The rainforest meets the sea at Wollongong just south of Sydney on the NSW southern coast.
The Illawarra Escarpment tumbles into the sea just north of Wollongong. The ‘Gong, as it’s known, is the third-largest city in NSW, and while it might have an industrial past, it’s also one of the most attractive seaside cities in Australia, where you can explore the horseshoe-shaped cove of Wollongong Harbour with its lighthouse, fishing boats, fish markets, and city beaches. Getting to Wollongong is half the fun: come by road and you’ll drive across the stunning cantilevered Sea Cliff Bridge on the Grand Pacific Drive; travel by train from Sydney and the tracks hug the coastline almost the entire way.
NSW’s answer to Victoria’s Great Ocean Road, the Grand Pacific Drive (also known as Lawrence Hargrave Drive) is a cliffside scenic route that meanders along the coastline south of Sydney. Soak in the views from Stanwell Tops, then wind along the edge of the cliffs 50 metres out to sea on the famous cantilevered Sea Cliff Bridge between Coalcliff and Clifton. After that, you’ll want to hop from beach to beach—most have a caravan park or beachside camping ground nearby—all the way to Wollongong.
Reminiscent of England with green hills, stone houses, and cool-climate gardens of tulips and daffodils in spring, these highlands that flank the coast between Sydney and Wollongong are the place for a country weekend getaway. You’ll find good holiday parks in the towns of Mittagong, Moss Vale, and Bowral, or choose to bush camp in riverside camping areas in the state forests and national parks. Bring your winter woollies—it can get cold at night.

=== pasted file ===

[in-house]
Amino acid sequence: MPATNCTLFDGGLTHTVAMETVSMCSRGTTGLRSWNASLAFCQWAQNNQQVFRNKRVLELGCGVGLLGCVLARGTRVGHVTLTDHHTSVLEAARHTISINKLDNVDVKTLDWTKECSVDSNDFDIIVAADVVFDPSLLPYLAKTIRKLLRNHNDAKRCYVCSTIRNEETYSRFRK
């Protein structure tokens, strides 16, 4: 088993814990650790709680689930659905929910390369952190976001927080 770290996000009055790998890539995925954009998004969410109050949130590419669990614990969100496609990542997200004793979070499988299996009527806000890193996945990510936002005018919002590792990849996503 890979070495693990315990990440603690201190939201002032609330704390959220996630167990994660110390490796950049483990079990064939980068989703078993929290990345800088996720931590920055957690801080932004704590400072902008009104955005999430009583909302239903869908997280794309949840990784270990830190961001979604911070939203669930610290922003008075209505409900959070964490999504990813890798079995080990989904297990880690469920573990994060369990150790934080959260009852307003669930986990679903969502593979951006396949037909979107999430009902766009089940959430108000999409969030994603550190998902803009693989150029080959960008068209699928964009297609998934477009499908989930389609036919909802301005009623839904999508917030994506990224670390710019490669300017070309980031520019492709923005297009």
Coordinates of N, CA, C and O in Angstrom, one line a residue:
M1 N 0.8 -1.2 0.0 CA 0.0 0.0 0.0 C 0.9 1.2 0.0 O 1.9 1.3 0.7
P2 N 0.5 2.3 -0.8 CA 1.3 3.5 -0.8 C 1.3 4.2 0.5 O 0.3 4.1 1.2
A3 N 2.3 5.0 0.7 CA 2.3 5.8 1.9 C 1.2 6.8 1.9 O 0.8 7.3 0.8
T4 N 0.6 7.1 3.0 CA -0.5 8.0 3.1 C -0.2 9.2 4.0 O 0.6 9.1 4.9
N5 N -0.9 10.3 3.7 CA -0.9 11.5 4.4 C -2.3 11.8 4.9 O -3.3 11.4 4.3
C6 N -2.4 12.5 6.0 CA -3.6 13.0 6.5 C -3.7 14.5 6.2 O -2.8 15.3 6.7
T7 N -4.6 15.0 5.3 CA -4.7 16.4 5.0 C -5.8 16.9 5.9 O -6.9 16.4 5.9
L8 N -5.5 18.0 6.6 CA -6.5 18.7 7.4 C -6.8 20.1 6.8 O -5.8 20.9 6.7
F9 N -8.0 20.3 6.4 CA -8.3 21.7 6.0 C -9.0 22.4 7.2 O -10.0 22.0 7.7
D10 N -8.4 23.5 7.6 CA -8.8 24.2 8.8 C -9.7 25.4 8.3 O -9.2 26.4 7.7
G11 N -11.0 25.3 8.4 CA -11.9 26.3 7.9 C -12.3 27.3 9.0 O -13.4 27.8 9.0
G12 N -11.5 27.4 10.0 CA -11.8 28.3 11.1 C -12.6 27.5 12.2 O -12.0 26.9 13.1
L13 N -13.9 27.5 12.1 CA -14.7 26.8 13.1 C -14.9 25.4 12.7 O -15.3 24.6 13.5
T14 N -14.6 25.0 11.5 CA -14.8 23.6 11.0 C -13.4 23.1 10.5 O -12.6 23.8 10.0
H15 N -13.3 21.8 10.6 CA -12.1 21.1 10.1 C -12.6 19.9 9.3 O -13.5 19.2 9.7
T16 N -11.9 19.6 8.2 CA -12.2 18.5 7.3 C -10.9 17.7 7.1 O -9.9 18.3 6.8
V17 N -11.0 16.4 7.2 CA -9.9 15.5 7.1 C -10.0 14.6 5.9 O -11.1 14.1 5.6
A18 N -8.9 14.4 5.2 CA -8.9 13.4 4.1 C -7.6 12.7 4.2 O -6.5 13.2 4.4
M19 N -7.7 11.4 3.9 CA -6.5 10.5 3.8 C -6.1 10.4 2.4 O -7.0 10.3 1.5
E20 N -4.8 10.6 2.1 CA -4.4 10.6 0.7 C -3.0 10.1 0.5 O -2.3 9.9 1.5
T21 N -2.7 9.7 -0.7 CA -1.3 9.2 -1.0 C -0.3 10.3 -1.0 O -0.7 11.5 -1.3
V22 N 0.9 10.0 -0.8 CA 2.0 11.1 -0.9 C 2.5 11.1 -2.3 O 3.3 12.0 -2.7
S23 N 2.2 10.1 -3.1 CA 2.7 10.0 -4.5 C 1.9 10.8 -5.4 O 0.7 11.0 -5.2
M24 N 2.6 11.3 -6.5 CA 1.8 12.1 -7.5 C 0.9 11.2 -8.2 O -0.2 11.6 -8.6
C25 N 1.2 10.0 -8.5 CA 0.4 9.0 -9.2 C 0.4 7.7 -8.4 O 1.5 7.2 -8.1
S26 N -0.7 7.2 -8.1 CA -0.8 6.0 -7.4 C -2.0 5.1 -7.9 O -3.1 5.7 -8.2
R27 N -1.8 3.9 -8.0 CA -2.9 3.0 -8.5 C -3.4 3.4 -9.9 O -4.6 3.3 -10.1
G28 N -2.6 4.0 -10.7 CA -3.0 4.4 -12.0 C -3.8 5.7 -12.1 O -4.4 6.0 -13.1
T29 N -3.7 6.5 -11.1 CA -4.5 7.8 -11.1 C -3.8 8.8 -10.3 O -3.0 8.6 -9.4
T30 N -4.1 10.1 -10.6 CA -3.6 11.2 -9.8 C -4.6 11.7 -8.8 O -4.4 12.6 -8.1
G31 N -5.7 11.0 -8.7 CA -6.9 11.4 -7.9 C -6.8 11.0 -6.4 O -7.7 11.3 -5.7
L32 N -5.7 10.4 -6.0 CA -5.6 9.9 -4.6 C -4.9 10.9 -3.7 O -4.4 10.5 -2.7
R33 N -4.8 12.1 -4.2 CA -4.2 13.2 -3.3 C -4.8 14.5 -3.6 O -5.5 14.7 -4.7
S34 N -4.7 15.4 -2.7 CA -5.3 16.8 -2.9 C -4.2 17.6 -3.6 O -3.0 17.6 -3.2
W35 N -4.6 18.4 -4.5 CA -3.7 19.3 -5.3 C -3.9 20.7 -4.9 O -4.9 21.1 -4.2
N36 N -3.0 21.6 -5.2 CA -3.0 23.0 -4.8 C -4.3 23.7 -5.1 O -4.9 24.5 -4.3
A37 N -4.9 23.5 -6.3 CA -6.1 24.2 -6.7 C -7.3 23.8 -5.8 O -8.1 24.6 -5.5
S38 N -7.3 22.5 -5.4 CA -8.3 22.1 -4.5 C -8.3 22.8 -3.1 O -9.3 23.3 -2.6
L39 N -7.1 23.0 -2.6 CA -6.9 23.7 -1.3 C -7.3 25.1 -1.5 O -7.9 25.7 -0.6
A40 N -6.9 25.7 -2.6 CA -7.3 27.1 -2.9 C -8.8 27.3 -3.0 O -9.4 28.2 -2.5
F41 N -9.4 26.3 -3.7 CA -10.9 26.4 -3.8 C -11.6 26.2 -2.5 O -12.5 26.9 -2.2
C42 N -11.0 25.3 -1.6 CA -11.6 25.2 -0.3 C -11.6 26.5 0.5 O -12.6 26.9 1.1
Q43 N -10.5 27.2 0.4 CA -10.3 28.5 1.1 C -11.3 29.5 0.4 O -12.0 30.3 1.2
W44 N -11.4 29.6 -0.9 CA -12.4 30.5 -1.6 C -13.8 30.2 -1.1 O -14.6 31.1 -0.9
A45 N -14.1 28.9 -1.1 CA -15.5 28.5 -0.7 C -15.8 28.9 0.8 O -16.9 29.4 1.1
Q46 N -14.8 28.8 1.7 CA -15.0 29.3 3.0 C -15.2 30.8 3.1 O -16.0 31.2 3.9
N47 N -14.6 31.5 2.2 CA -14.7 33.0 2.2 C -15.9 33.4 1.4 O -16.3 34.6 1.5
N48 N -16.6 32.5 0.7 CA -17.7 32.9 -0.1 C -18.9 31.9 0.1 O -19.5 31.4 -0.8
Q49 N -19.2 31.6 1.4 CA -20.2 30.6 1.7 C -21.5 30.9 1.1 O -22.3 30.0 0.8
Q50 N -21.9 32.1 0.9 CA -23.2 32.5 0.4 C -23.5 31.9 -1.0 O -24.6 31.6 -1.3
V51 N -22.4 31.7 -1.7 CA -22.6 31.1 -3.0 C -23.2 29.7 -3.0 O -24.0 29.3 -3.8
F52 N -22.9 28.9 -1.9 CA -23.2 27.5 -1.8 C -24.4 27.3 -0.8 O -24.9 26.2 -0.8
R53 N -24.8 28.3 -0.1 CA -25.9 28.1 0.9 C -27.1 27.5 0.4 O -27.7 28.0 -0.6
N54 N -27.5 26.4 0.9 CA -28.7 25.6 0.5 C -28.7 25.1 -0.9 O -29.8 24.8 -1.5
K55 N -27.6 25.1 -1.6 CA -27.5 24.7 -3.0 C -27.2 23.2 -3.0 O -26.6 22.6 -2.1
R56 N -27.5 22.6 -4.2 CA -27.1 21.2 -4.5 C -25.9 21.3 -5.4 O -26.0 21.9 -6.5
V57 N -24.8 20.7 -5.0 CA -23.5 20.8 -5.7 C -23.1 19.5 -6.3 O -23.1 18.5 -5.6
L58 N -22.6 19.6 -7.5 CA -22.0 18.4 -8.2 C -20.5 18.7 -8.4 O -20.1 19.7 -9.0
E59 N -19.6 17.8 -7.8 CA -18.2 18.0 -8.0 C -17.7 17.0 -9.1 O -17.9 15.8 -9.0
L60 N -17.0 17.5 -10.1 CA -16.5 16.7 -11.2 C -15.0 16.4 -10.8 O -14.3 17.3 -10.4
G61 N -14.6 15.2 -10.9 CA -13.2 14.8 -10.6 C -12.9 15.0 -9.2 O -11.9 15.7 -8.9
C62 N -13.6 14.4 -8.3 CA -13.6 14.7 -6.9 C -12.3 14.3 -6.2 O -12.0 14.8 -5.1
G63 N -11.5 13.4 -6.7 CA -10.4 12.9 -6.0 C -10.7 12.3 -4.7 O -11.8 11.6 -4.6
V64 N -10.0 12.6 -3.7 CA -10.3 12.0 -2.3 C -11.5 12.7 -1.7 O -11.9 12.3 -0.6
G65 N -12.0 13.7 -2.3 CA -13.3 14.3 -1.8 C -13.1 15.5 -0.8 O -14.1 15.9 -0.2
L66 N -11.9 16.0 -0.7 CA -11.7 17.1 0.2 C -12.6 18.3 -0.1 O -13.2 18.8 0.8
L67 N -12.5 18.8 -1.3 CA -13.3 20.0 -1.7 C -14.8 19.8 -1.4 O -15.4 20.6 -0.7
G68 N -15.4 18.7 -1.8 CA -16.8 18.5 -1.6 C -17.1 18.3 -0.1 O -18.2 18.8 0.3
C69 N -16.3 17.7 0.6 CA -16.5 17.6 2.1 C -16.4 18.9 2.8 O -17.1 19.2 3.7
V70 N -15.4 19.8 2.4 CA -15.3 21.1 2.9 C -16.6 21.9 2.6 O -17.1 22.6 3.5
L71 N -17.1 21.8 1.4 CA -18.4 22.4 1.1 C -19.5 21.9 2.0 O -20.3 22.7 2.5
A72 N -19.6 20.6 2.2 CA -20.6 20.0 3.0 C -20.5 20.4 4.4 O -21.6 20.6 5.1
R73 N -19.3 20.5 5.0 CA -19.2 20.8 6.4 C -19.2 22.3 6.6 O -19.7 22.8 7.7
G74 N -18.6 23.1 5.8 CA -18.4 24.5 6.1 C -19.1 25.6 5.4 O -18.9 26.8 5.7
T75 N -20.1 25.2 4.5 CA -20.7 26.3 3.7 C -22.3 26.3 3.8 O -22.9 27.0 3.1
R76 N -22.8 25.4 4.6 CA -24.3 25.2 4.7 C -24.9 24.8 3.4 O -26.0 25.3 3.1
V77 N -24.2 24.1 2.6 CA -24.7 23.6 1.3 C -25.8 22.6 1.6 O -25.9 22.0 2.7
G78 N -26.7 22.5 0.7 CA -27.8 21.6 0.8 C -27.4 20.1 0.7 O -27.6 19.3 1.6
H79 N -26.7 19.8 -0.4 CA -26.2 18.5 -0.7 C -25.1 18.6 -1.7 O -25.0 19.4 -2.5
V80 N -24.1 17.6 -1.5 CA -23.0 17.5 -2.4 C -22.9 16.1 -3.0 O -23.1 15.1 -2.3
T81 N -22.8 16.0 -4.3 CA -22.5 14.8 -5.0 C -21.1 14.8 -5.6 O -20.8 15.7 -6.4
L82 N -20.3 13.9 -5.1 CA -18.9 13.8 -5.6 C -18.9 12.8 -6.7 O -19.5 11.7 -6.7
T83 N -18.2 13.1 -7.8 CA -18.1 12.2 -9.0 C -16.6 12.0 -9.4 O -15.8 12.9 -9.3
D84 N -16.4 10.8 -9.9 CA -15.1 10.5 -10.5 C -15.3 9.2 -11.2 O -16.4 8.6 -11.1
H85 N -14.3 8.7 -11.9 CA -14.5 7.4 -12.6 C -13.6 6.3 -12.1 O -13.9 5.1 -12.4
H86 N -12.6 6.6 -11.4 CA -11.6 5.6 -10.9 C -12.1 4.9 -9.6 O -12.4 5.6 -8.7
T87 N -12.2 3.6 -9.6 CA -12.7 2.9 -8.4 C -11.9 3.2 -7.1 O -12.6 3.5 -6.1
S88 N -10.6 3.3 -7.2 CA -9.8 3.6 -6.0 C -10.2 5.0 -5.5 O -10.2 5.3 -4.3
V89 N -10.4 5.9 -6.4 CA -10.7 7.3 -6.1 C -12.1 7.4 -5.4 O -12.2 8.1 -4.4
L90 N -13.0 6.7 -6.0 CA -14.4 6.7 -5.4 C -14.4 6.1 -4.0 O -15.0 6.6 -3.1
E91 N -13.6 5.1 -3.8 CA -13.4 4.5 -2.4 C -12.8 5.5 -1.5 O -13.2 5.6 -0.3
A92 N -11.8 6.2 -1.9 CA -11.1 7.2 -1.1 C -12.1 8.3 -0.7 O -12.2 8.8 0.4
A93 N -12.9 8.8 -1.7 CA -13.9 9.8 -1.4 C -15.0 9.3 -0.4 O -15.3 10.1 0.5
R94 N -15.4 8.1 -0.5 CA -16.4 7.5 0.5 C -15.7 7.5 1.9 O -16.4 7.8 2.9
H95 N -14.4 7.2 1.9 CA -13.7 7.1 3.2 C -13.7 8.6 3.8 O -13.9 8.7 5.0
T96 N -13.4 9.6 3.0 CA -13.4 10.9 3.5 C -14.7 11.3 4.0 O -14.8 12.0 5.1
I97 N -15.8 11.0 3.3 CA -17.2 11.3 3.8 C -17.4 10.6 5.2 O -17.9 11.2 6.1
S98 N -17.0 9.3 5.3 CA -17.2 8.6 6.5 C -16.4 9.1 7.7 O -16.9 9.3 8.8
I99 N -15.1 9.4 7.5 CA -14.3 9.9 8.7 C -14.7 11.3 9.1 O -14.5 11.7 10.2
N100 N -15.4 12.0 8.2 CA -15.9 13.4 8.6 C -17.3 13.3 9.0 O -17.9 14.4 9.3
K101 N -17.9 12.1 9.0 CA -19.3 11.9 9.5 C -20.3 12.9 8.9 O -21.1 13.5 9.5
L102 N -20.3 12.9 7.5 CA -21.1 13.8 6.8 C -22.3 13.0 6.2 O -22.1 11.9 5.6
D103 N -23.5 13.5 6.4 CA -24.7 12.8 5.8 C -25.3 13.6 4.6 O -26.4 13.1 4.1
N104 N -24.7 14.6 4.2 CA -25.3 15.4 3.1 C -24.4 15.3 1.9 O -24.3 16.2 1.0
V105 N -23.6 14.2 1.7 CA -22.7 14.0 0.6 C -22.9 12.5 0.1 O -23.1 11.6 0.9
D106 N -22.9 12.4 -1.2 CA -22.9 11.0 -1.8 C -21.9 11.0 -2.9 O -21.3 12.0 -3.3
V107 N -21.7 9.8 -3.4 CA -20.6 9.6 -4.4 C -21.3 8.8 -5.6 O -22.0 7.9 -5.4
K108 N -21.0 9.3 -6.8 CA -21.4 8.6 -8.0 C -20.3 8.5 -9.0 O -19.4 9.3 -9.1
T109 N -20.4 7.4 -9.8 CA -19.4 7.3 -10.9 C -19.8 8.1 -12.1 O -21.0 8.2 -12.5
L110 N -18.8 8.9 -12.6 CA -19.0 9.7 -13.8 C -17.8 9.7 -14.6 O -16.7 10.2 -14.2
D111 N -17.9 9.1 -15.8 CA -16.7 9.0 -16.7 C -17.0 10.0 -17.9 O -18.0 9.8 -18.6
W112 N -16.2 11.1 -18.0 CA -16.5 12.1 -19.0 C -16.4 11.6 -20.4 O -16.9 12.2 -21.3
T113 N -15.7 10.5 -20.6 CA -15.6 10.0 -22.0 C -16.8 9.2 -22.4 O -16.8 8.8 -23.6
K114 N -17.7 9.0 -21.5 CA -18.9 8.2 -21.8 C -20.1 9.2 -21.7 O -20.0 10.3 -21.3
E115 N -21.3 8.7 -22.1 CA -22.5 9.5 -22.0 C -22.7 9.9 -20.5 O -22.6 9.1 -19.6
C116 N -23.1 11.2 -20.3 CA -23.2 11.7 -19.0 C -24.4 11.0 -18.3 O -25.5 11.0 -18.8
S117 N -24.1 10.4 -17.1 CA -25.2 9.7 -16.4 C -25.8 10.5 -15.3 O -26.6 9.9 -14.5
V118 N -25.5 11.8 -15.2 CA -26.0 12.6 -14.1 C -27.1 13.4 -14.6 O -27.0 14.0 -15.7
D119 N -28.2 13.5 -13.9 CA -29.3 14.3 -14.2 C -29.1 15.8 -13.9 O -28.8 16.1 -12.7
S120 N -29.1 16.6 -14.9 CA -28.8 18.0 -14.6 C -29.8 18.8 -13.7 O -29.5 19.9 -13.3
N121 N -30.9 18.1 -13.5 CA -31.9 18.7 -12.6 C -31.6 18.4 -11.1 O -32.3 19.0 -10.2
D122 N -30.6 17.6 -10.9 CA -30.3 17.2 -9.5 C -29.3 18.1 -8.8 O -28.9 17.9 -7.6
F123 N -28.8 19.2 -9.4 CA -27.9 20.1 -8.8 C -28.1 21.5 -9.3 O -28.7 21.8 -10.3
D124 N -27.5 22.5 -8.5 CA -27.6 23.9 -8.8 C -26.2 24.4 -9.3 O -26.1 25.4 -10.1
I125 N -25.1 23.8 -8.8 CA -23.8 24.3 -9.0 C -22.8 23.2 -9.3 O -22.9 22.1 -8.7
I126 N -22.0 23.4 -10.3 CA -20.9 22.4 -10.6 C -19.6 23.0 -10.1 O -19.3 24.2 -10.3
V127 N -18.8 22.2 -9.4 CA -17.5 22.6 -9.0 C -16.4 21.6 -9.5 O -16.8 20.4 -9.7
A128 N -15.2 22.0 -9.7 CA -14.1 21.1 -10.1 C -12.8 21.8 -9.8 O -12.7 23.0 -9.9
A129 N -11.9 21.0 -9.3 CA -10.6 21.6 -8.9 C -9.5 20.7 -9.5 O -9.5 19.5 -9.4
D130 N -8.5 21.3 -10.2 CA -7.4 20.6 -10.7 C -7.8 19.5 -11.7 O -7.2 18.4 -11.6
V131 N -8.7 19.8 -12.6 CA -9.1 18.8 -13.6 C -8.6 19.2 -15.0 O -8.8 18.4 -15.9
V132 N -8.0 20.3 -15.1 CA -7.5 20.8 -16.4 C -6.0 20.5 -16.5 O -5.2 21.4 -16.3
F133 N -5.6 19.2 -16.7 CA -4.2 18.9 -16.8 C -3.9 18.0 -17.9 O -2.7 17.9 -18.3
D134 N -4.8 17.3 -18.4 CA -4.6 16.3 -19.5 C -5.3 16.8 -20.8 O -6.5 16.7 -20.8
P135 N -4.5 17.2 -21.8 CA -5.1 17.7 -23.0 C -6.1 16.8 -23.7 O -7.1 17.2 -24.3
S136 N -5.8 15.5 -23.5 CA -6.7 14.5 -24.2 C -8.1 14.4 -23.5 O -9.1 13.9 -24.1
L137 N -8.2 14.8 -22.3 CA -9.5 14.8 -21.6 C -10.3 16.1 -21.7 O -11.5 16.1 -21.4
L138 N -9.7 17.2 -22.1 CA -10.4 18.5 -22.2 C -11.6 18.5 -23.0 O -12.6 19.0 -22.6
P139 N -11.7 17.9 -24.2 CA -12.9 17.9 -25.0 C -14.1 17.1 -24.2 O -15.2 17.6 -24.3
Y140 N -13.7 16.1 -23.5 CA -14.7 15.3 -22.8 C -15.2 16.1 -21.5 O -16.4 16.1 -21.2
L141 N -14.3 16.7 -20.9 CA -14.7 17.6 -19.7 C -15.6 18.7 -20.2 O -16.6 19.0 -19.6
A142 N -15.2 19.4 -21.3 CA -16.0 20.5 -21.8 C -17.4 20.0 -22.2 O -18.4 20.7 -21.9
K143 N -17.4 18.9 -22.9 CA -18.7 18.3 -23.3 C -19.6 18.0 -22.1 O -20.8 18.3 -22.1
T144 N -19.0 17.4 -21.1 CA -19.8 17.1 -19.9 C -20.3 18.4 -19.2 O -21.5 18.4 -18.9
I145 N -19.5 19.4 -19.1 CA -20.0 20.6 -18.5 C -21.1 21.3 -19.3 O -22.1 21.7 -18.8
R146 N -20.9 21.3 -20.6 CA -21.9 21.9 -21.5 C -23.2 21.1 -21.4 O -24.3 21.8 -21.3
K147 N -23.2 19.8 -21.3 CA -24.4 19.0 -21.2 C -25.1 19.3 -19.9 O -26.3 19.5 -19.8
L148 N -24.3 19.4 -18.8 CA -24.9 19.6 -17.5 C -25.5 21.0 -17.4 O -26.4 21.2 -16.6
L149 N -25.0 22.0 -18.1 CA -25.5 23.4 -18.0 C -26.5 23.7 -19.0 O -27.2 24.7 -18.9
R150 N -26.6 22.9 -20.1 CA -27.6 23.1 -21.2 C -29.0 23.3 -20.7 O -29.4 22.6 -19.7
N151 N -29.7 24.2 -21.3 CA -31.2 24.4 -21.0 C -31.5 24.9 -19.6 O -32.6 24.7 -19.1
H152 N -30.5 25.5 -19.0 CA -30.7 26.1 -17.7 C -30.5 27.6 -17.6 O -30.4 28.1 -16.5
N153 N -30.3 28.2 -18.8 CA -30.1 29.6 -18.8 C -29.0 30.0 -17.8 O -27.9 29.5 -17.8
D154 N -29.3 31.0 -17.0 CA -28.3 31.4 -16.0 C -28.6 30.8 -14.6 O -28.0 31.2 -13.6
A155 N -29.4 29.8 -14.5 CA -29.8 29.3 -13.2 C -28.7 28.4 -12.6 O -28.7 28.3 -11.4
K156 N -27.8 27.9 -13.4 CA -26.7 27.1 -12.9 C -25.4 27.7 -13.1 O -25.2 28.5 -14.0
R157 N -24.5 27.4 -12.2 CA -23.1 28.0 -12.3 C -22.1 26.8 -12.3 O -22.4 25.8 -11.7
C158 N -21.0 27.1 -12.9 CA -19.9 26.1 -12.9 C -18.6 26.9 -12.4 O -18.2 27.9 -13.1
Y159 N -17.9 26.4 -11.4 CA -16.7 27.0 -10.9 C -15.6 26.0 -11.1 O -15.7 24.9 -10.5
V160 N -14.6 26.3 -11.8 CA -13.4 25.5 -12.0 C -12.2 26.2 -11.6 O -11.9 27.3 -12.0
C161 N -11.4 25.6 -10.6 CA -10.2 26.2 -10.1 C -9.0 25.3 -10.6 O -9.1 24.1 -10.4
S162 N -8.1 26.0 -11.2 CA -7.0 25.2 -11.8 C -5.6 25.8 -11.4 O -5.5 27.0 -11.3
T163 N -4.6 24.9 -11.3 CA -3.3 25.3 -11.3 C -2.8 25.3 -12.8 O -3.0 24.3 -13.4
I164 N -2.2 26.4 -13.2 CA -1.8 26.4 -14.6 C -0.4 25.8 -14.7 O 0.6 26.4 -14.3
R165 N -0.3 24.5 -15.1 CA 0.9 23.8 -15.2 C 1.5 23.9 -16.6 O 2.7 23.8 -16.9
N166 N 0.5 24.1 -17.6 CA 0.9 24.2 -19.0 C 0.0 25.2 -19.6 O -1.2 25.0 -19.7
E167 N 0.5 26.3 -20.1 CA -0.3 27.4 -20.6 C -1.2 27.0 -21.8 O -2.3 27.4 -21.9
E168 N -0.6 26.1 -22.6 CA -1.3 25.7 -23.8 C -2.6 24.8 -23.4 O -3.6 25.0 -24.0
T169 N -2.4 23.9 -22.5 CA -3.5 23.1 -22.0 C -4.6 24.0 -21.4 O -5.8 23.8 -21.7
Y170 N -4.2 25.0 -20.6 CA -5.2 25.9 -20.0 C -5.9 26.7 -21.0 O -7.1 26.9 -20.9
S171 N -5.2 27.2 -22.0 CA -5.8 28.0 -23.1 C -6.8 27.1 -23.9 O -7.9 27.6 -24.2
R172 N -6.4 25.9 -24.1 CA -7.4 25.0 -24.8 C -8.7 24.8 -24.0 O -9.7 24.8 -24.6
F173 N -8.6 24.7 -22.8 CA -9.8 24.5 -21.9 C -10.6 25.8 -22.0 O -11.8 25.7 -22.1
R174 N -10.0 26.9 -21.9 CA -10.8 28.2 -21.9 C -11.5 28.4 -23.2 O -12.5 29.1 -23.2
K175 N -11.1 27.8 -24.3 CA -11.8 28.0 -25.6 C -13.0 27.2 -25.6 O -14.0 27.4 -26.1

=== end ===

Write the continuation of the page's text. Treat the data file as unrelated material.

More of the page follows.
Valleys don’t get much prettier than Kangaroo Valley, just over an hour’s drive southwest of the ‘Gong and home to the oldest suspension bridge in Australia, set over the Kangaroo River. Despite the name, you’ll probably see more wombats than wallabies at riverside camping spots, caravan parks, and glamping areas. Nearby must-sees include Fitzroy Falls in Moreton National Park.
Watch the waves woosh through the blowhole at Kiama, climb the Illawarra Fly (a bouncy, 500-metre-long, 25-metre-high, elevated treetop walk near Robertson), tackle the waterslides at Jamberoo Action Park, walk with lyrebirds in the rainforest at Minnamurra, or feed your sweet tooth with a hot donut from Berry Donut Farm. If you’re a surfer (or just a lover of sleeping by the sea), head to The Farm at Killalea State Park, where the campsites are right behind the beach.
Summer time is best for seaside camping, especially if you plan on swimming. Camping and caravanning are top choices on the South Coast during the summer months and school holidays, especially in late December and throughout January, when you’ll need to book well in advance to secure a place. If you want to see whales, go between June and November.
- The wheelchair-accessible boardwalk leading to Minnamurra Falls in Minnamurra Rainforest is perfect for families. - Set at Stanwell Tops just north of Wollongong, 275-metre-high Bald Hill is Australia’s best spot for hang-gliding and paragliding thanks to ocean views with Royal National Park to the north and the escarpment to the south. Tandem flights are available—no experience needed...just a good head for heights. - The surf beaches of the Illawarra are a great place to learn to surf.